PULLMAN, Wash. — The number of ethnic minority students applying for graduate study at
Washington State University for Fall 1999 is up compared to numbers last year at this time.
University officials see this as a sign that the passage of Initiative 200 is not dampening minority
student interest in earning master’s and doctoral degrees at the Pullman campus.
“Right now, applications from ethnic minority students are up 12.5 percent,” said Karen
DePauw, interim dean of the Graduate School. Applications are up 25.6 percent from prospective
graduate students who are Hispanic, while applications from African American students are up
4.5 percent.
“This increase is very good news, as some professional and graduate programs in California
and Texas saw declines in applications when affirmative action programs became illegal in those
states,” DePauw said.
In Washington this past November, voters approved I-200 that bans the use of gender or
ethnic preferences by the state’s public higher education institutions.
“We have worked very hard to make it clear to Washington citizens that WSU never gave
preferential treatment to women or people of color in admission to WSU, either for graduate
school or undergraduate studies,” said WSU Provost Gretchen Bataille.
“WSU has a reputation of active outreach to ensure a diverse student body,” she said. “We
are pleased that prospective students appear to recognize that I-200 has not diminished WSU’s
commitment to diversity.”
The provost said WSU admissions criteria focus on indications of an individual student’s
ability to succeed in the university’s academic programs.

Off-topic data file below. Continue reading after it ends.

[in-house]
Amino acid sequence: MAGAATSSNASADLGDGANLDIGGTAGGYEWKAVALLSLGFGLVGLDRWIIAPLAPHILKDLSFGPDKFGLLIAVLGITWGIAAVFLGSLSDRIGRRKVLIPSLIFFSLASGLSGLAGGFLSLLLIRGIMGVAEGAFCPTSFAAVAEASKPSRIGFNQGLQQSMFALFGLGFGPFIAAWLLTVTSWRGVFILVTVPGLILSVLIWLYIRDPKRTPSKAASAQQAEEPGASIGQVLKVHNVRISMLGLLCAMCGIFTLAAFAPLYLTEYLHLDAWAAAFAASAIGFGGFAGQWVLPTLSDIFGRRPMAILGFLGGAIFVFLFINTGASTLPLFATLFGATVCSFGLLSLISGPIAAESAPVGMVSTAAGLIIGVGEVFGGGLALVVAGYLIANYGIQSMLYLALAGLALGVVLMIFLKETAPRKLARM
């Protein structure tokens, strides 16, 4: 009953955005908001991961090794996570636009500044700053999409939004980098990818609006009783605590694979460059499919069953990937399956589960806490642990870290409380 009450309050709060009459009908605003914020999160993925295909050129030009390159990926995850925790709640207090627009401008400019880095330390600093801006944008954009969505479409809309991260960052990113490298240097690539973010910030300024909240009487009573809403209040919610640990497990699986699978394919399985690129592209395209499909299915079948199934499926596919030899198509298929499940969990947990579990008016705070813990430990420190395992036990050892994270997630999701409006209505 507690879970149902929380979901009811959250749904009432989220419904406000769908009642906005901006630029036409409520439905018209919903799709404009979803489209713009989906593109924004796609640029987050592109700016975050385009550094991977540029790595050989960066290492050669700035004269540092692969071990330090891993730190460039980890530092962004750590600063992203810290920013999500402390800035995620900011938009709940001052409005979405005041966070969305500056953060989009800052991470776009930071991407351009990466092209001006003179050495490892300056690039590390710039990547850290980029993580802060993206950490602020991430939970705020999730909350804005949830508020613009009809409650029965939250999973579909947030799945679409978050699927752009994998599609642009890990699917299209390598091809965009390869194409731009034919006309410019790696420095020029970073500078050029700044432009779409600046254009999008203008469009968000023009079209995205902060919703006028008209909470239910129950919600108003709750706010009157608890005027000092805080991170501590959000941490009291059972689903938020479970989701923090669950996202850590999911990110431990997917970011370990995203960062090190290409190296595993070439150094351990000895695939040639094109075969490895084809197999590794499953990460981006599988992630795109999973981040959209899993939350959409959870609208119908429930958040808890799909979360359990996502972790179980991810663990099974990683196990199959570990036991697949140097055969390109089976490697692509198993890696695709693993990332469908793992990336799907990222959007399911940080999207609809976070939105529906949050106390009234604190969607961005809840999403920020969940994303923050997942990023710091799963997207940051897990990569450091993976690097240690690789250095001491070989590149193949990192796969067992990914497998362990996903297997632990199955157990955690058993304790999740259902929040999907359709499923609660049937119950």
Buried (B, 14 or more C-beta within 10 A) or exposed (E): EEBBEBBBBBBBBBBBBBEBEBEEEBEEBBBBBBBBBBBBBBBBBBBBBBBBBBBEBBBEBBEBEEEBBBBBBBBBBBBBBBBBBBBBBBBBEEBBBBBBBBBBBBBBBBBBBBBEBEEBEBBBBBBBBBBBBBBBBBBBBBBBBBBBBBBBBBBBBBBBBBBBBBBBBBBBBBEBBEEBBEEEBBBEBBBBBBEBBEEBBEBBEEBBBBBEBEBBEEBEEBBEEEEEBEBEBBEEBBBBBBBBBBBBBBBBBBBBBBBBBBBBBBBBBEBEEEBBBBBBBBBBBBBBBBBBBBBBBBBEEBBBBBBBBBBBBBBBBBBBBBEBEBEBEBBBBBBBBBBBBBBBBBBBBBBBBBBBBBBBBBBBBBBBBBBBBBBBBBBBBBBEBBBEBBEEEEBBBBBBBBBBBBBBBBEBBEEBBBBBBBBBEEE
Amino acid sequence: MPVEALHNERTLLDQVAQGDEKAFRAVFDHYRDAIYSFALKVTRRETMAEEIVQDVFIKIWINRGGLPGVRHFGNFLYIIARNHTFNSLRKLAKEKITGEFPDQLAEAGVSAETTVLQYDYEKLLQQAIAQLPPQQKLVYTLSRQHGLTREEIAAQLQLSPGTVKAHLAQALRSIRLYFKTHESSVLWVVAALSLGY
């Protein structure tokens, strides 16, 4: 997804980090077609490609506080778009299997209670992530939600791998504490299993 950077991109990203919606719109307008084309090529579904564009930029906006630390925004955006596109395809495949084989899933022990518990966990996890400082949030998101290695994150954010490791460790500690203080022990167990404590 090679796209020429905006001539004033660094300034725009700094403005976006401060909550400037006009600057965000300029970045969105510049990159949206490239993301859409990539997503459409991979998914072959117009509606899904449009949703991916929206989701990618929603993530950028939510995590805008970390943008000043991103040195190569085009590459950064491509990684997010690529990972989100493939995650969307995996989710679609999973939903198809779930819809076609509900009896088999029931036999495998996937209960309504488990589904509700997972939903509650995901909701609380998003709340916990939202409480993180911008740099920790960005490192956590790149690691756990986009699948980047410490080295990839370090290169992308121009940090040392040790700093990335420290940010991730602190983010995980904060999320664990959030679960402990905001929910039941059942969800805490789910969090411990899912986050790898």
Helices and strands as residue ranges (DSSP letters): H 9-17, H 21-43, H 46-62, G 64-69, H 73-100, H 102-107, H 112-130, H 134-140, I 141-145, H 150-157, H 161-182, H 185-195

“Since the election, WSU has redoubled its commitment to reach out to capable students of
all backgrounds,” the provost said. “We are working hard to let them know that we want them to
consider one of our four campuses or our Extended Degree Programs for their undergraduate or
graduate study.”
At the undergraduate level, applications to WSU from minority students are down 3.5
percent overall, but the trend is not consistent. For example, applications from minority transfer
students are up 11.6 percent, while those from prospective minority freshmen are down 5.3
percent. Applications from African American students are up 14.6 percent, while those from
Hispanic American students are down 8.7 percent.
“It is difficult to see any I-200 impact given this mixed picture at this time in the
undergraduate application process,” Bataille said. “Nonetheless, it is a serious cause for concern
if any student thinks he or she can’t go to college because of the initiative.”
Steve Burkett, assistant dean, noted that WSU’s efforts to recruit graduate students of color
have shown consistent success. This past fall, 11.8 percent of all graduate students were ethnic
minorities. That compares to 5.2 percent 10 years ago.
During the same 1988-1998 period, total enrollment of ethnic minority students on the
Pullman campus, undergraduate and graduate students, has climbed from 7.8 percent to 13.1
WSU is a member of several outreach programs that work to interest students of color in
graduate study on the Pullman campus. These include Project 1000, the McNair Scholars, the
Western Name Exchange, the National Physical Science Consortium and a partnership with
Florida A&M University. Eight FAMU students are currently pursuing graduate degrees at
At the undergraduate level, WSU also has active outreach programs for minority students.
The best known is the Future Teachers of Color program in the WSU College of Education. The
program has received awards and considerable news coverage in recent months.